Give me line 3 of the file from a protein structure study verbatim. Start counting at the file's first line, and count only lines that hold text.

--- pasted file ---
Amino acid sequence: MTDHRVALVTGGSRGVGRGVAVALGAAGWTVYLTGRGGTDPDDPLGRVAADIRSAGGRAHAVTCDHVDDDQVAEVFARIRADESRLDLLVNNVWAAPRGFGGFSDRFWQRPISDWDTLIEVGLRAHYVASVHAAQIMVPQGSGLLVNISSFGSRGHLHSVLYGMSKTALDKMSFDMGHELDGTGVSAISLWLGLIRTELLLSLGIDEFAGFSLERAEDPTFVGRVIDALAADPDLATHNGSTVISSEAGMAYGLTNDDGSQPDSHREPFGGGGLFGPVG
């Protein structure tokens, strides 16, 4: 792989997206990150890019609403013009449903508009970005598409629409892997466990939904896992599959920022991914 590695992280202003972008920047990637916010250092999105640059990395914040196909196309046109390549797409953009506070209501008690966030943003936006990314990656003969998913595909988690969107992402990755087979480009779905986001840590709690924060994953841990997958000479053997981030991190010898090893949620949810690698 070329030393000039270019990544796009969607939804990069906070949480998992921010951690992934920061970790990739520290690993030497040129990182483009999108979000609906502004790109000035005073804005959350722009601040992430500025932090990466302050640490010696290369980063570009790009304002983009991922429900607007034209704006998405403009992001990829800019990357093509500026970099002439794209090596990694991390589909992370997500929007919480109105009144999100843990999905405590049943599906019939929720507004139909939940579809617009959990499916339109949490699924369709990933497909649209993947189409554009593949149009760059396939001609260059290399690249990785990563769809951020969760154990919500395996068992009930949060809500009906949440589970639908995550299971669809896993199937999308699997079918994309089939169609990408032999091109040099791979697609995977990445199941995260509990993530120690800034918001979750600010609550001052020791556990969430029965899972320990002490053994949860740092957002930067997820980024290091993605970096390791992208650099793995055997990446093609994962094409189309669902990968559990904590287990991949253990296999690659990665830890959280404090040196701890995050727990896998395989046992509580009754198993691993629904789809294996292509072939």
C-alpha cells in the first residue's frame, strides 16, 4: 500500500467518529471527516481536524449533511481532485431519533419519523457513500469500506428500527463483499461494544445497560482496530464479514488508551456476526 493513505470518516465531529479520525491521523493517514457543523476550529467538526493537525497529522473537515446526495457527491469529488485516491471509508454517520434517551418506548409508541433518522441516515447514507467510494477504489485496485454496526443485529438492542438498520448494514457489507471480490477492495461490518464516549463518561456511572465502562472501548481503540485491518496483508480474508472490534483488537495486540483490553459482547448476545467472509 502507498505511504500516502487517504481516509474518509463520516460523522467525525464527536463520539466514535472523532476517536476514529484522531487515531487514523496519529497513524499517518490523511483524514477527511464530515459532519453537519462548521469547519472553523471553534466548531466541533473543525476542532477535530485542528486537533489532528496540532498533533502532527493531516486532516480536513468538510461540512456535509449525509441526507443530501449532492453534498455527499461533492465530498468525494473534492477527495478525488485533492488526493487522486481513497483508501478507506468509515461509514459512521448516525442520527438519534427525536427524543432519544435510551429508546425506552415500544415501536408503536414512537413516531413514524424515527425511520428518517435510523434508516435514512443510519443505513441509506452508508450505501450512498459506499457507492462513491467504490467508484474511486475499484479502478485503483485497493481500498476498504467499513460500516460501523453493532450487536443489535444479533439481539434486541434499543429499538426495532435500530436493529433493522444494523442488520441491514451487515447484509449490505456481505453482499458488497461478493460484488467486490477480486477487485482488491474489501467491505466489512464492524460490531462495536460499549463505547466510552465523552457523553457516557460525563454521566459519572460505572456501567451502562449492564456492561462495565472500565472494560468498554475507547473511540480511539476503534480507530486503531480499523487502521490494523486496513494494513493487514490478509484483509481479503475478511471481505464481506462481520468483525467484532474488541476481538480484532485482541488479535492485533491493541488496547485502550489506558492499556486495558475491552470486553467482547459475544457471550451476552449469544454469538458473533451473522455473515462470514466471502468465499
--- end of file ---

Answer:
C-alpha cells in the first residue's frame, strides 16, 4: 500500500467518529471527516481536524449533511481532485431519533419519523457513500469500506428500527463483499461494544445497560482496530464479514488508551456476526 493513505470518516465531529479520525491521523493517514457543523476550529467538526493537525497529522473537515446526495457527491469529488485516491471509508454517520434517551418506548409508541433518522441516515447514507467510494477504489485496485454496526443485529438492542438498520448494514457489507471480490477492495461490518464516549463518561456511572465502562472501548481503540485491518496483508480474508472490534483488537495486540483490553459482547448476545467472509 502507498505511504500516502487517504481516509474518509463520516460523522467525525464527536463520539466514535472523532476517536476514529484522531487515531487514523496519529497513524499517518490523511483524514477527511464530515459532519453537519462548521469547519472553523471553534466548531466541533473543525476542532477535530485542528486537533489532528496540532498533533502532527493531516486532516480536513468538510461540512456535509449525509441526507443530501449532492453534498455527499461533492465530498468525494473534492477527495478525488485533492488526493487522486481513497483508501478507506468509515461509514459512521448516525442520527438519534427525536427524543432519544435510551429508546425506552415500544415501536408503536414512537413516531413514524424515527425511520428518517435510523434508516435514512443510519443505513441509506452508508450505501450512498459506499457507492462513491467504490467508484474511486475499484479502478485503483485497493481500498476498504467499513460500516460501523453493532450487536443489535444479533439481539434486541434499543429499538426495532435500530436493529433493522444494523442488520441491514451487515447484509449490505456481505453482499458488497461478493460484488467486490477480486477487485482488491474489501467491505466489512464492524460490531462495536460499549463505547466510552465523552457523553457516557460525563454521566459519572460505572456501567451502562449492564456492561462495565472500565472494560468498554475507547473511540480511539476503534480507530486503531480499523487502521490494523486496513494494513493487514490478509484483509481479503475478511471481505464481506462481520468483525467484532474488541476481538480484532485482541488479535492485533491493541488496547485502550489506558492499556486495558475491552470486553467482547459475544457471550451476552449469544454469538458473533451473522455473515462470514466471502468465499